Not only is couscous the national dish of Morocco – it also originated there! You’ll find this tasty grain throughout much of North Africa, as it’s a dietary staple in the region. Couscous is typically prepared on the Muslim holy day (Friday) and for special occasions, but most restaurants serve it every day, year-round. An average plate of Moroccan couscous features steamed semolina granules, fresh veggies (think peppers, carrots, onion, zucchini, and garlic), meat or fish, chickpeas, almonds, raisins, lemon, and a hodgepodge of spices like turmeric, cumin, cinnamon, and coriander. If you enjoy some spice, order your couscous with harissa, a hot chili pepper paste!
Night and day, Moroccans keep hydrated by drinking their national beverage, Maghrebi, or mint tea. This classic drink is prepared with fresh spearmint leaves and sugar, and gives off an intense, sugary, herb-charged flavor sip after sip. Sometimes the tea is perfumed with other herbs, flowers, or orange blossom water as well. Tea is consumed as a social activity in Morocco, so don’t be surprised if you find yourself drinking it between meals and throughout the day. If local Moroccans offer you a cup, remember to be gracious, as it is a sign of hospitality!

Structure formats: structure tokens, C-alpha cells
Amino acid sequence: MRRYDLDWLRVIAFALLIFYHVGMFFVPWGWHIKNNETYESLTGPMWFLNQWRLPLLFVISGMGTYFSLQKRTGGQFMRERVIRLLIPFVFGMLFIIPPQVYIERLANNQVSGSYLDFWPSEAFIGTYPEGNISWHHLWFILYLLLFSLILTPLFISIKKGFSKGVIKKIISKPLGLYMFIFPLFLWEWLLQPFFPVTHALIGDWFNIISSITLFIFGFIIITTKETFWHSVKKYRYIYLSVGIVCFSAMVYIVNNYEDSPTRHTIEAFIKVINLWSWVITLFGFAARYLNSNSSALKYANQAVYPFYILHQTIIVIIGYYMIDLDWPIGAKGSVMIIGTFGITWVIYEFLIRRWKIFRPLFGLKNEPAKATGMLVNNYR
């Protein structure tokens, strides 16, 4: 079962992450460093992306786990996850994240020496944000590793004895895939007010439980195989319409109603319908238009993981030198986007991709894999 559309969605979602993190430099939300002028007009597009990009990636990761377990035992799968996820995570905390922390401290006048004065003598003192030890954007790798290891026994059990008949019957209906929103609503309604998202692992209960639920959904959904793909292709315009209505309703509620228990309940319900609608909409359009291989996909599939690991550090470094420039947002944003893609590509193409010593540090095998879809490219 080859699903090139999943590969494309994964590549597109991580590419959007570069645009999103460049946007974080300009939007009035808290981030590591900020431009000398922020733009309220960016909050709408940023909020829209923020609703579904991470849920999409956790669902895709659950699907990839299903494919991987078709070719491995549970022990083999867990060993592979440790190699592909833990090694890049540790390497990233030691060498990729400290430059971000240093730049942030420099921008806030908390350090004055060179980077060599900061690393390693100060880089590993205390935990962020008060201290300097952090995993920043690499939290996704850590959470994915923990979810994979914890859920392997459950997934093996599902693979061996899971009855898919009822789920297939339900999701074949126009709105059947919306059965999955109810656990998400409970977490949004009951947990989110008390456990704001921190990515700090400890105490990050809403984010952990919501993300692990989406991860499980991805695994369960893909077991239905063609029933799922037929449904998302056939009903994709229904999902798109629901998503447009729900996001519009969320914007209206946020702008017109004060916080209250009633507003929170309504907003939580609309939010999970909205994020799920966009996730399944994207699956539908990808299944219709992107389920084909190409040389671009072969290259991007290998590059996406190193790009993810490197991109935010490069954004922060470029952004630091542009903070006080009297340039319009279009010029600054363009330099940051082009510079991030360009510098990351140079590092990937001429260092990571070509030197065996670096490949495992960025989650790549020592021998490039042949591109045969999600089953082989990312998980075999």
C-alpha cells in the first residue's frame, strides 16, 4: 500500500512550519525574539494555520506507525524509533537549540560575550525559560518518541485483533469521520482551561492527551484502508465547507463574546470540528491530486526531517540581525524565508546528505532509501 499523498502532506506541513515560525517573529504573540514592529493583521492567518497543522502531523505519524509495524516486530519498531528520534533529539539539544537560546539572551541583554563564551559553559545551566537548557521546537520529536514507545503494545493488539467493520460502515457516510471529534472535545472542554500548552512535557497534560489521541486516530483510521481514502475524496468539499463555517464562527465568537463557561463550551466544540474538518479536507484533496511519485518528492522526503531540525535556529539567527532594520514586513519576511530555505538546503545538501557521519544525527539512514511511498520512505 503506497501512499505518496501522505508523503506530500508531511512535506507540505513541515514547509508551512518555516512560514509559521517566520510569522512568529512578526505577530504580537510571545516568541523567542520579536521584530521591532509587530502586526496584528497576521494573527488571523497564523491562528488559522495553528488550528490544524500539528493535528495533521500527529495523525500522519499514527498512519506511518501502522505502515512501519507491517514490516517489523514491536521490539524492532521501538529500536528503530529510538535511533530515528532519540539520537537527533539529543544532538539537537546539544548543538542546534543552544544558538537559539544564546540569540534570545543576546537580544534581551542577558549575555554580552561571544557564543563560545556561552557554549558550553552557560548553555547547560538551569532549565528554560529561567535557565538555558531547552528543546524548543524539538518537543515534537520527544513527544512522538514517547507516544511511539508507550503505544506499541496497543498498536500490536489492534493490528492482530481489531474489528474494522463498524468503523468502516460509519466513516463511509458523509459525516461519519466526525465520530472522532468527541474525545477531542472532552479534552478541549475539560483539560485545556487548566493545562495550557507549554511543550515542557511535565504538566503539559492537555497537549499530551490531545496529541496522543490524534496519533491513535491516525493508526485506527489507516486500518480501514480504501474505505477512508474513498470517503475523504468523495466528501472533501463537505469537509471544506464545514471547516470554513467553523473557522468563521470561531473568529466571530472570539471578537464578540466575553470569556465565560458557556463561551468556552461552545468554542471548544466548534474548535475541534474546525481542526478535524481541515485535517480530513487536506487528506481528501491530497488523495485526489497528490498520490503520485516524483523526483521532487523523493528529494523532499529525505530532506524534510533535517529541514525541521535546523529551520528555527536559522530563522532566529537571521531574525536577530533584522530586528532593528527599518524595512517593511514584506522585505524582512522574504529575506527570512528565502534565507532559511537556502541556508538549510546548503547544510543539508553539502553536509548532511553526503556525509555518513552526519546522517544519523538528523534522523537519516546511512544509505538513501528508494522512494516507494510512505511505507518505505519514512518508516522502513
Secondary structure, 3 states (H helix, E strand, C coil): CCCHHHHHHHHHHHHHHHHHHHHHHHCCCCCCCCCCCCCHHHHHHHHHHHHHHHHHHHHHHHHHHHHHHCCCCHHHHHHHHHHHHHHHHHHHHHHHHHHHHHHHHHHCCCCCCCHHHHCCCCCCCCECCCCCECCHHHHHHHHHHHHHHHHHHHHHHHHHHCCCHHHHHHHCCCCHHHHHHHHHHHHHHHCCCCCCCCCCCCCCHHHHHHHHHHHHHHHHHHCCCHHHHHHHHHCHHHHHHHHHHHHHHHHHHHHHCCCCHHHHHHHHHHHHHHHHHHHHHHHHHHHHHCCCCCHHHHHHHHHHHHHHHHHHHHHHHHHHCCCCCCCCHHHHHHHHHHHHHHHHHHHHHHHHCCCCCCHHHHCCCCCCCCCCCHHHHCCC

Rabat is full of hidden treasures including the can’t-miss gem, Kasbah of the Udayas, a small, fortified neighborhood within the city. The area dates back to the 1100s and is now a charming quarter full of hip cafes and colorful streets. You could spend hours wandering through the cozy, winding roads – and you should! Stop in one of the cafes for a cup of mint tea, study the geometric patterns of the buildings lining the streets, and visit the Kasbah’s large viewing platform for a unique perspective of Rabat beach and the Atlantic Ocean.